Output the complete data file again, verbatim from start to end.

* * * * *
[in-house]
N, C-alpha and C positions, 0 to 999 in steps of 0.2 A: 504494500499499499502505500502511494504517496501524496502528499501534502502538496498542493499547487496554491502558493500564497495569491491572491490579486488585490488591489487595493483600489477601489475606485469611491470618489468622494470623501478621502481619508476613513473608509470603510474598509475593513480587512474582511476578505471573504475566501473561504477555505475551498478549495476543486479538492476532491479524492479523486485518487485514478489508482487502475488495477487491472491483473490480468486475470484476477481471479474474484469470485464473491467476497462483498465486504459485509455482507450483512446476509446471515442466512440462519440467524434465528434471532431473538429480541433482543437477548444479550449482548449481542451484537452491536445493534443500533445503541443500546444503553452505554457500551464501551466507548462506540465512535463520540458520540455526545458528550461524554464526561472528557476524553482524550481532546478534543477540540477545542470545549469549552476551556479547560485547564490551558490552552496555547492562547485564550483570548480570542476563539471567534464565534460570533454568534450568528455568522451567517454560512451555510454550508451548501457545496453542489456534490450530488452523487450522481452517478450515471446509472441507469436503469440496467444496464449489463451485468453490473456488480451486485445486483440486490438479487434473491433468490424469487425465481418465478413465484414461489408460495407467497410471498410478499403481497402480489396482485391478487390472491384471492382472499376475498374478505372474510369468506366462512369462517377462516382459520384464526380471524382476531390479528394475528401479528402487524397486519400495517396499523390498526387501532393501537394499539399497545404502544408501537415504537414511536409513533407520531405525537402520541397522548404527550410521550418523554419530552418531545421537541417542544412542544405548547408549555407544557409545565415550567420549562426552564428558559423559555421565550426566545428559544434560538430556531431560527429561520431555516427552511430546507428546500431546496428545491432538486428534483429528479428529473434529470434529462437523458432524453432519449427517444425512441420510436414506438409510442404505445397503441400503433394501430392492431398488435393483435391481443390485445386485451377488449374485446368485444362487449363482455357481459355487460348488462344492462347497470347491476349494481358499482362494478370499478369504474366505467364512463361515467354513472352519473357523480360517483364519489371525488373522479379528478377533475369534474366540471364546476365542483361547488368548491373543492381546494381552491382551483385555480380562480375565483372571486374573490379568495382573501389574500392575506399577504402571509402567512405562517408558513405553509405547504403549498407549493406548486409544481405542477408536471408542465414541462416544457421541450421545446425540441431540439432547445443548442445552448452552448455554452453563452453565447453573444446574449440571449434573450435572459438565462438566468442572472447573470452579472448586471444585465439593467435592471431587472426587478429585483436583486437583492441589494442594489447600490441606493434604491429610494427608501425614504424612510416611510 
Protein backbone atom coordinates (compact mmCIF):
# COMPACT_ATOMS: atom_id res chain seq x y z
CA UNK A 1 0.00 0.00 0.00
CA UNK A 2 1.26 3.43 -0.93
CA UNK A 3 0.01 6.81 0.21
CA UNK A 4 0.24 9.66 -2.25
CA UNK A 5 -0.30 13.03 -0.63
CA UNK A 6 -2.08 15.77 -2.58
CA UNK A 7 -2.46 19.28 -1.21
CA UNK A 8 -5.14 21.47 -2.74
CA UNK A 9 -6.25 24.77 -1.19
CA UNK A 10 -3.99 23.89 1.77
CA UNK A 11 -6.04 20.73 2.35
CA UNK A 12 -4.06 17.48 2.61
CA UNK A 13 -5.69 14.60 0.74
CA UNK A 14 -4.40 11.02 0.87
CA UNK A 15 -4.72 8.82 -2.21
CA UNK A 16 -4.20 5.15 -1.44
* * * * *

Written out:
[in-house]
N, C-alpha and C positions, 0 to 999 in steps of 0.2 A: 504494500499499499502505500502511494504517496501524496502528499501534502502538496498542493499547487496554491502558493500564497495569491491572491490579486488585490488591489487595493483600489477601489475606485469611491470618489468622494470623501478621502481619508476613513473608509470603510474598509475593513480587512474582511476578505471573504475566501473561504477555505475551498478549495476543486479538492476532491479524492479523486485518487485514478489508482487502475488495477487491472491483473490480468486475470484476477481471479474474484469470485464473491467476497462483498465486504459485509455482507450483512446476509446471515442466512440462519440467524434465528434471532431473538429480541433482543437477548444479550449482548449481542451484537452491536445493534443500533445503541443500546444503553452505554457500551464501551466507548462506540465512535463520540458520540455526545458528550461524554464526561472528557476524553482524550481532546478534543477540540477545542470545549469549552476551556479547560485547564490551558490552552496555547492562547485564550483570548480570542476563539471567534464565534460570533454568534450568528455568522451567517454560512451555510454550508451548501457545496453542489456534490450530488452523487450522481452517478450515471446509472441507469436503469440496467444496464449489463451485468453490473456488480451486485445486483440486490438479487434473491433468490424469487425465481418465478413465484414461489408460495407467497410471498410478499403481497402480489396482485391478487390472491384471492382472499376475498374478505372474510369468506366462512369462517377462516382459520384464526380471524382476531390479528394475528401479528402487524397486519400495517396499523390498526387501532393501537394499539399497545404502544408501537415504537414511536409513533407520531405525537402520541397522548404527550410521550418523554419530552418531545421537541417542544412542544405548547408549555407544557409545565415550567420549562426552564428558559423559555421565550426566545428559544434560538430556531431560527429561520431555516427552511430546507428546500431546496428545491432538486428534483429528479428529473434529470434529462437523458432524453432519449427517444425512441420510436414506438409510442404505445397503441400503433394501430392492431398488435393483435391481443390485445386485451377488449374485446368485444362487449363482455357481459355487460348488462344492462347497470347491476349494481358499482362494478370499478369504474366505467364512463361515467354513472352519473357523480360517483364519489371525488373522479379528478377533475369534474366540471364546476365542483361547488368548491373543492381546494381552491382551483385555480380562480375565483372571486374573490379568495382573501389574500392575506399577504402571509402567512405562517408558513405553509405547504403549498407549493406548486409544481405542477408536471408542465414541462416544457421541450421545446425540441431540439432547445443548442445552448452552448455554452453563452453565447453573444446574449440571449434573450435572459438565462438566468442572472447573470452579472448586471444585465439593467435592471431587472426587478429585483436583486437583492441589494442594489447600490441606493434604491429610494427608501425614504424612510416611510 
Protein backbone atom coordinates (compact mmCIF):
# COMPACT_ATOMS: atom_id res chain seq x y z
CA UNK A 1 0.00 0.00 0.00
CA UNK A 2 1.26 3.43 -0.93
CA UNK A 3 0.01 6.81 0.21
CA UNK A 4 0.24 9.66 -2.25
CA UNK A 5 -0.30 13.03 -0.63
CA UNK A 6 -2.08 15.77 -2.58
CA UNK A 7 -2.46 19.28 -1.21
CA UNK A 8 -5.14 21.47 -2.74
CA UNK A 9 -6.25 24.77 -1.19
CA UNK A 10 -3.99 23.89 1.77
CA UNK A 11 -6.04 20.73 2.35
CA UNK A 12 -4.06 17.48 2.61
CA UNK A 13 -5.69 14.60 0.74
CA UNK A 14 -4.40 11.02 0.87
CA UNK A 15 -4.72 8.82 -2.21
CA UNK A 16 -4.20 5.15 -1.44